FRIDAY ENCORE: Is Pet Insurance Worth it?


Welcome to the Friday Encore where you’ll get to read a past blog posting that I thought you might not want to miss. Okay, call it a repeat if you want. When necessary the post may be updated with new information or data to keep it relevant. The following was originally posted March 27, 2008.

Is Pet Insurance Worth it?

Anyone who lives in Colorado knows that we have an exceptionally high number of pets. In fact, Colorado Spring was ranked the #1 city for pets by Forbes. And I know that I heard a few years ago that Boulder had the highest number of dogs per capita in the country, but I couldn’t track that statistic down. Even if Colorado doesn’t have the most pets there’s no question it’s a great place for animals.

Lots of people refer to their pets as their children. And if you’ve got kids you know that they are both lovable and expensive. So what about Pet Insurance? Is it worth it? Are people buying it?

Veterinary medicine has advanced greatly making more expensive treatments available for ailing pets. According to a study done by Market Trends in 2003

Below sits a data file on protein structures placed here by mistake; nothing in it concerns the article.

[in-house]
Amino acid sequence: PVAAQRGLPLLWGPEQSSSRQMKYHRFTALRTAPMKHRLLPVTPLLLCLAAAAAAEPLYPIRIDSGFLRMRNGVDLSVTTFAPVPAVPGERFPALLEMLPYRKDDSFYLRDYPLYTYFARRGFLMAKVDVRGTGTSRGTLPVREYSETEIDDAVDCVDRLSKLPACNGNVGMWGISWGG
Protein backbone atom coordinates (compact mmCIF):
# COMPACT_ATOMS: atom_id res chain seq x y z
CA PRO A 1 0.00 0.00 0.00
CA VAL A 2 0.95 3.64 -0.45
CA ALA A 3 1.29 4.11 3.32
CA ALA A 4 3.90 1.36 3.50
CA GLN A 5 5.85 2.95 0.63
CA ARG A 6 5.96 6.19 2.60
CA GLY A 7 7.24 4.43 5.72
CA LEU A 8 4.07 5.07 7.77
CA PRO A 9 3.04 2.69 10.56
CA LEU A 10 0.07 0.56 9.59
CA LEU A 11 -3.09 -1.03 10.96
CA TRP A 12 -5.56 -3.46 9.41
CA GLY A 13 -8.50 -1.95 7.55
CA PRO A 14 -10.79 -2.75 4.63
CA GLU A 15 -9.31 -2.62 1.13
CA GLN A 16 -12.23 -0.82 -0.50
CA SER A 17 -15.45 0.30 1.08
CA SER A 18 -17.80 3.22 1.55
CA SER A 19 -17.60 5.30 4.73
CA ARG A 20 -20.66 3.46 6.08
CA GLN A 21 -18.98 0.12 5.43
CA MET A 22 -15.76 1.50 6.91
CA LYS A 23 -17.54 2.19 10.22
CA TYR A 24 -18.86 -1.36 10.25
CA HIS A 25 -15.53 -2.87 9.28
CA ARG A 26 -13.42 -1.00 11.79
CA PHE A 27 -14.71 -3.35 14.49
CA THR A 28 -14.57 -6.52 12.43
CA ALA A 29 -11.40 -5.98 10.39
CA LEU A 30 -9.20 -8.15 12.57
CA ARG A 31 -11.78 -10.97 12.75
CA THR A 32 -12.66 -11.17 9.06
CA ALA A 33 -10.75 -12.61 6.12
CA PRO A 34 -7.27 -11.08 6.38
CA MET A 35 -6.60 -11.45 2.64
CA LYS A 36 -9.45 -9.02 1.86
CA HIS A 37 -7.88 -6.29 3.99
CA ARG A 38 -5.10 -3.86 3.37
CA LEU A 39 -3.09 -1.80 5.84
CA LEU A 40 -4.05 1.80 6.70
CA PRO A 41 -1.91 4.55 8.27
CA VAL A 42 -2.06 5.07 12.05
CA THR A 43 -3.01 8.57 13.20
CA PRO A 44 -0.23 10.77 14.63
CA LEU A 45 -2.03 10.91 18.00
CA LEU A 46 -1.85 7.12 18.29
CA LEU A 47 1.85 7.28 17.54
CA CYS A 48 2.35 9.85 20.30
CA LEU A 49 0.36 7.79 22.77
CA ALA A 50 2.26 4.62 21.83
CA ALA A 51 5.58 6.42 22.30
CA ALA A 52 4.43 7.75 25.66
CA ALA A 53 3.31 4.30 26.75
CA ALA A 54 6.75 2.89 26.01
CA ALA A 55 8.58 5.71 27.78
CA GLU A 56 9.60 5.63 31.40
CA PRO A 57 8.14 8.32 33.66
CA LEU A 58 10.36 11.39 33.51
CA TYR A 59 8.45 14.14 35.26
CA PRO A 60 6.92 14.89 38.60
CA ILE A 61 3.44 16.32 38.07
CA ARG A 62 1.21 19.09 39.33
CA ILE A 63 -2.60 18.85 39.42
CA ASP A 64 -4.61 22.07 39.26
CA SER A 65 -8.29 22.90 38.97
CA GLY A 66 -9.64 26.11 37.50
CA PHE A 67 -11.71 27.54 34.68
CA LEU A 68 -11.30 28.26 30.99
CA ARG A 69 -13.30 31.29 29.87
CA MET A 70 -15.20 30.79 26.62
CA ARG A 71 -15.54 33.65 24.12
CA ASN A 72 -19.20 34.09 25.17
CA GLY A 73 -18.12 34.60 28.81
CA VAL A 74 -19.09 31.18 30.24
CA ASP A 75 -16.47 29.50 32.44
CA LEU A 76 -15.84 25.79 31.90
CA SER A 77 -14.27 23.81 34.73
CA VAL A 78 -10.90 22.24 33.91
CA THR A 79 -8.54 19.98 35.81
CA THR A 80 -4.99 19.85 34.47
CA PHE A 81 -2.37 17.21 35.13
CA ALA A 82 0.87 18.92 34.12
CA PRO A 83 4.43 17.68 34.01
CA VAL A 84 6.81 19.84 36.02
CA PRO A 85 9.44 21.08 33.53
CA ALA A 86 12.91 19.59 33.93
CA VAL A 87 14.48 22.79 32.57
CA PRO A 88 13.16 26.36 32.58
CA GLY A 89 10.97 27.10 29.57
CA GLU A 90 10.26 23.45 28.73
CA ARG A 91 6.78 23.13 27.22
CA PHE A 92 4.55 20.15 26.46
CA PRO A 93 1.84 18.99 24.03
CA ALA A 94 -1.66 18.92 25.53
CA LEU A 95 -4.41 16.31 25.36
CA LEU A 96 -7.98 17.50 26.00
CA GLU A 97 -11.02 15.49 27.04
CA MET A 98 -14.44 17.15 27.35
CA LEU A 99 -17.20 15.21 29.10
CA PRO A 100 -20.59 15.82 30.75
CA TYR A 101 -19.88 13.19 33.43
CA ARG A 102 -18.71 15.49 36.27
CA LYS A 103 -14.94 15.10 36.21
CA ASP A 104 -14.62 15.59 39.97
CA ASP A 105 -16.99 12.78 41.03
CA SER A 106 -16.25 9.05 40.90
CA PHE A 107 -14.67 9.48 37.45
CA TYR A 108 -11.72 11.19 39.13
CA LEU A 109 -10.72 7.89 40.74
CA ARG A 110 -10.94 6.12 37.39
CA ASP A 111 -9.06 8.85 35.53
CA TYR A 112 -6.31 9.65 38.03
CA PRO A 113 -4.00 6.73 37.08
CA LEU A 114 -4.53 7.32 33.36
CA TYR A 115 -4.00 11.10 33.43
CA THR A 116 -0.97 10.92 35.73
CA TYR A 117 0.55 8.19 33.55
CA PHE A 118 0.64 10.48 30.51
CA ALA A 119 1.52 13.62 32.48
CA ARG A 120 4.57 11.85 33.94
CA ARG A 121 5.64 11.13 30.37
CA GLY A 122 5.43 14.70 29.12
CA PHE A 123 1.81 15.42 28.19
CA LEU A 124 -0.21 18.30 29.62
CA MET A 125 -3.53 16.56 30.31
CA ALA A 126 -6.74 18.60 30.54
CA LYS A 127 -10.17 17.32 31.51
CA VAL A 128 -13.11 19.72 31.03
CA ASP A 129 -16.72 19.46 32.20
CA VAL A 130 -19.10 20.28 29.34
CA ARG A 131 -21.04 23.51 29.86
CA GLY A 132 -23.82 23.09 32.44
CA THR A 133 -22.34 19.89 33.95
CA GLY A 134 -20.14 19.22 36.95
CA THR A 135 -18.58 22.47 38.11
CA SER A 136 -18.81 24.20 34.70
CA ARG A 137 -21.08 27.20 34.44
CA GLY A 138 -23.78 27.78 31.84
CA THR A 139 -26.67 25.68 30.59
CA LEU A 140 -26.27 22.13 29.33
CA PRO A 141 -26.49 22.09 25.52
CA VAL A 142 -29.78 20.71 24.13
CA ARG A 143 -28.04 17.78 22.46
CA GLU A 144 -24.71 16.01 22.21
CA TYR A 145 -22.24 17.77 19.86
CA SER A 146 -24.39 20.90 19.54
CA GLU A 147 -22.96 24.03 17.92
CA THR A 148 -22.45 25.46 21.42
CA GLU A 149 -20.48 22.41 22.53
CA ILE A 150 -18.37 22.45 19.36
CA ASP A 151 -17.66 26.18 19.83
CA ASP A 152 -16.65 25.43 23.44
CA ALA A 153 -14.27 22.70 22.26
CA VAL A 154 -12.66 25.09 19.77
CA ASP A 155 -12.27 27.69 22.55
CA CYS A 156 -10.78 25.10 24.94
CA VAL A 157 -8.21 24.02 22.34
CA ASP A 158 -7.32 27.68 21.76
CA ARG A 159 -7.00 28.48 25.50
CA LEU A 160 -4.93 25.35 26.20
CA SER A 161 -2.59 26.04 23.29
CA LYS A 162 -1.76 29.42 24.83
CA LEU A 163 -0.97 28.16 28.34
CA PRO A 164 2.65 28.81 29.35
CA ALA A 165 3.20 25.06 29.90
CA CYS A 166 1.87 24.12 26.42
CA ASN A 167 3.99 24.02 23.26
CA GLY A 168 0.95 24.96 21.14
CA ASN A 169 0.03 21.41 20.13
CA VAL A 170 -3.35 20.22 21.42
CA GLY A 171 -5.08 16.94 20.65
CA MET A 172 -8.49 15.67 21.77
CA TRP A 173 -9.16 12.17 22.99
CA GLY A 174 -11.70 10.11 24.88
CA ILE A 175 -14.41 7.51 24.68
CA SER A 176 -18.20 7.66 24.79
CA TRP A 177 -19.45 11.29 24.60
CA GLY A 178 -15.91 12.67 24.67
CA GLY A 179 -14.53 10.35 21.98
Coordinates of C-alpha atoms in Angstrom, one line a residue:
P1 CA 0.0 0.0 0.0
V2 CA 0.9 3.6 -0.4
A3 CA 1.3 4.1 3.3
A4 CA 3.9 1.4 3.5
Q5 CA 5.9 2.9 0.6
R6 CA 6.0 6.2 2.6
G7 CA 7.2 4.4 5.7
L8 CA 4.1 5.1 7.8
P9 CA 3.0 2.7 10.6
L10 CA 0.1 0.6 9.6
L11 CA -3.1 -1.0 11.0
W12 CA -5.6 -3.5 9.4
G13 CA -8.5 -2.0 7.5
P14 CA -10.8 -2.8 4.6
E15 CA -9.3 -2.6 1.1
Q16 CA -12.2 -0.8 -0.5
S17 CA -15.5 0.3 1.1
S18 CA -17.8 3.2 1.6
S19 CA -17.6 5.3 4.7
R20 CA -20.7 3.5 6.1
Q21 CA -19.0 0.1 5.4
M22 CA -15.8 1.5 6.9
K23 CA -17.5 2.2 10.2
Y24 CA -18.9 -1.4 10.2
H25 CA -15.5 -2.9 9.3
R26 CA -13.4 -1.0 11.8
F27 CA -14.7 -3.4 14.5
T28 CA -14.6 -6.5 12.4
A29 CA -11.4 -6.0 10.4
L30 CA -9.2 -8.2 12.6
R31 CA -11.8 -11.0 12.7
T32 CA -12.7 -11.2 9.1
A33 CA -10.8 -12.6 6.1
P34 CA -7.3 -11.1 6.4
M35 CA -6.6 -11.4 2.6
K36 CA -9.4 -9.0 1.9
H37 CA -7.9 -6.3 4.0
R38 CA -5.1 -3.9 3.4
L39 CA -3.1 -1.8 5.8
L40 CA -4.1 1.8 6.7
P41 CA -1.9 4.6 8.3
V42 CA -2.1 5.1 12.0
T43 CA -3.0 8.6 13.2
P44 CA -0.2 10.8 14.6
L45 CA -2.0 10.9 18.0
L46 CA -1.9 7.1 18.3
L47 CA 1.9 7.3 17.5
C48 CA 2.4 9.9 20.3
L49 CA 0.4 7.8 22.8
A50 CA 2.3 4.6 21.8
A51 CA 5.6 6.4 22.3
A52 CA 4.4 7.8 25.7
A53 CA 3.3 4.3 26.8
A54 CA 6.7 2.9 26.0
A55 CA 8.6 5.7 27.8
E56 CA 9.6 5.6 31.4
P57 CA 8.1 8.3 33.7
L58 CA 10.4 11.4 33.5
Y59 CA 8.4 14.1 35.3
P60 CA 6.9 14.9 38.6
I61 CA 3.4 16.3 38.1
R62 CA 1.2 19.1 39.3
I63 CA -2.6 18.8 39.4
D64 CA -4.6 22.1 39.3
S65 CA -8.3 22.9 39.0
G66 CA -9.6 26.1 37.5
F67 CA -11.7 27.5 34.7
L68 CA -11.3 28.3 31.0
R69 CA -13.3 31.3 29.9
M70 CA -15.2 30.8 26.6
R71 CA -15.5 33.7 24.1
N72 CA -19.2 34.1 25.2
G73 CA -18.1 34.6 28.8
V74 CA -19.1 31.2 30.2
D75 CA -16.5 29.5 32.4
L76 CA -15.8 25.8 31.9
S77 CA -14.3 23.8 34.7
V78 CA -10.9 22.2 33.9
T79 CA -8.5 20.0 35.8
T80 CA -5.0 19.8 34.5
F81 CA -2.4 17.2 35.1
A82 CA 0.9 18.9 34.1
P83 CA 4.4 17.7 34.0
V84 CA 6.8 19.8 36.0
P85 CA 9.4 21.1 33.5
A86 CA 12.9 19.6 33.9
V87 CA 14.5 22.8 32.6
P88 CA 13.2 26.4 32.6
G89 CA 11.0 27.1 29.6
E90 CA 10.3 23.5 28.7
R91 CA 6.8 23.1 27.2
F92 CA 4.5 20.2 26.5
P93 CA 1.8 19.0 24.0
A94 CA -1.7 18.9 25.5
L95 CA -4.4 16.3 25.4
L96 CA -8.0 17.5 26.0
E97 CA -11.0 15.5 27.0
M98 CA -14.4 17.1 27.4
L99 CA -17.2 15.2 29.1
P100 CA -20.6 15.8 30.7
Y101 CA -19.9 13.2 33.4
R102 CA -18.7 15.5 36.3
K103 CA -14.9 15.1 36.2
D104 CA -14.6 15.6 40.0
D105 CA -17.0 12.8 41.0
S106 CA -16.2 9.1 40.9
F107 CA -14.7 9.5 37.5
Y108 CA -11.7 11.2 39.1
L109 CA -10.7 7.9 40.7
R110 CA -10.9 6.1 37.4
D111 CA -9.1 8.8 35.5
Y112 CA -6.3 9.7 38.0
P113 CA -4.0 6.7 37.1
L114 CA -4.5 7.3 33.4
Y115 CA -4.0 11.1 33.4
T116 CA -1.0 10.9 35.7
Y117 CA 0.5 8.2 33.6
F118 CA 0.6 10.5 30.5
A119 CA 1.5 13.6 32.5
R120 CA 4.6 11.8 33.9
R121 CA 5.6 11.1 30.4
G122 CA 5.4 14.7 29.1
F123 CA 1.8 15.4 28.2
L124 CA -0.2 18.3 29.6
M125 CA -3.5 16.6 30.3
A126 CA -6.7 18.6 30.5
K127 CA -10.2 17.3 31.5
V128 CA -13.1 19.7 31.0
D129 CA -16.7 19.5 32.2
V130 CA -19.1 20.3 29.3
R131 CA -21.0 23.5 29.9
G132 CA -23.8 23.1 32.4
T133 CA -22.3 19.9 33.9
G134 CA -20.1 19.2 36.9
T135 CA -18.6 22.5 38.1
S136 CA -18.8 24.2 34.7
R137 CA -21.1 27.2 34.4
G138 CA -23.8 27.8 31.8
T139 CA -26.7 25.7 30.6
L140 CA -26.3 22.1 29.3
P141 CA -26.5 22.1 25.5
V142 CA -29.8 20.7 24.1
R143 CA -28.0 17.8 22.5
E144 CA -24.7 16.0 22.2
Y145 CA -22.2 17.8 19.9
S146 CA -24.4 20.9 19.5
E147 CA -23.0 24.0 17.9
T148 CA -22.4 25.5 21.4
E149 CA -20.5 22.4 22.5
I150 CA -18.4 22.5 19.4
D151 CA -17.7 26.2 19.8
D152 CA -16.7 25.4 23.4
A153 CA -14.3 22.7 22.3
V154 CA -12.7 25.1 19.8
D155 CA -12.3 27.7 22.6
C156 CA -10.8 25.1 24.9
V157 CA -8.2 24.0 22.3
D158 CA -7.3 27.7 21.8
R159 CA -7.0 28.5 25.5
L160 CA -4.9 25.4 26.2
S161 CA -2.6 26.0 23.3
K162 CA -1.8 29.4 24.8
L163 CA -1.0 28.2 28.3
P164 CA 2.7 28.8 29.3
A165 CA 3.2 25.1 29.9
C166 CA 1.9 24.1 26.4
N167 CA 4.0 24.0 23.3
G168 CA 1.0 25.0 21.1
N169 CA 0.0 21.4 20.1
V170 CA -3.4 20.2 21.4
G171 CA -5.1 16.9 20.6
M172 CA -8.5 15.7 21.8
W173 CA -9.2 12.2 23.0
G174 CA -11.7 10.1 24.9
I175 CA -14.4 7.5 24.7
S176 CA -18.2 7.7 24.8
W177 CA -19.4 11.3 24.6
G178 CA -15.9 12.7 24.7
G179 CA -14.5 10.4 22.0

“… the U.S. market still has a long way to go if it is to achieve the level of penetration seen in Great Britain (25% of dog owners) or Sweden (nearly 50% of all pet owners), since the rate of pet insurance ownership in the United States is still in the low single digits.”

One reason why we lag in the adoption of pet insurance is that it can be mind bogglingly complicated. Years ago when I looked at insuring our 3 cats and 1 dog it just didn’t make sense especially for our older cat who was 8 at the time. He wouldn’t even qualify for most plans. Now it’s easier, though still more expensive, to insure older pets. But understanding pet insurance can be more complicated than your own health insurance.

This recent article in the Wall Street Journal is an interesting comparison of different plans under different scenarios.

So is it worth it? Most of the time routine stuff is not covered. It’s when you get into pricey treatments that insurance can help—but not for pre-existing conditions. And it’s usually when we realize that our pet has an illness that people start looking at insurance. Special diets are not usually covered (more and more pets, including my dog, are being diagnosed with food allergies). Insurance costs can range between $2,000 and $6,000 over the life of a pet.

In our family we had two freak tragic unexpected deaths—nothing that insurance could have helped. We don’t have our pets insured. If we had we could have spent thousands on these two and never claimed any of it—but that’s a terrible way to look at it. They were wonderful members of our family and we still miss them.

I look at pet insurance every couple of years and the best source for information is our vet. He knows our animals and their needs. If you are considering insurance do your homework because plans can vary greatly. Only you can decide if it’s really worth it.

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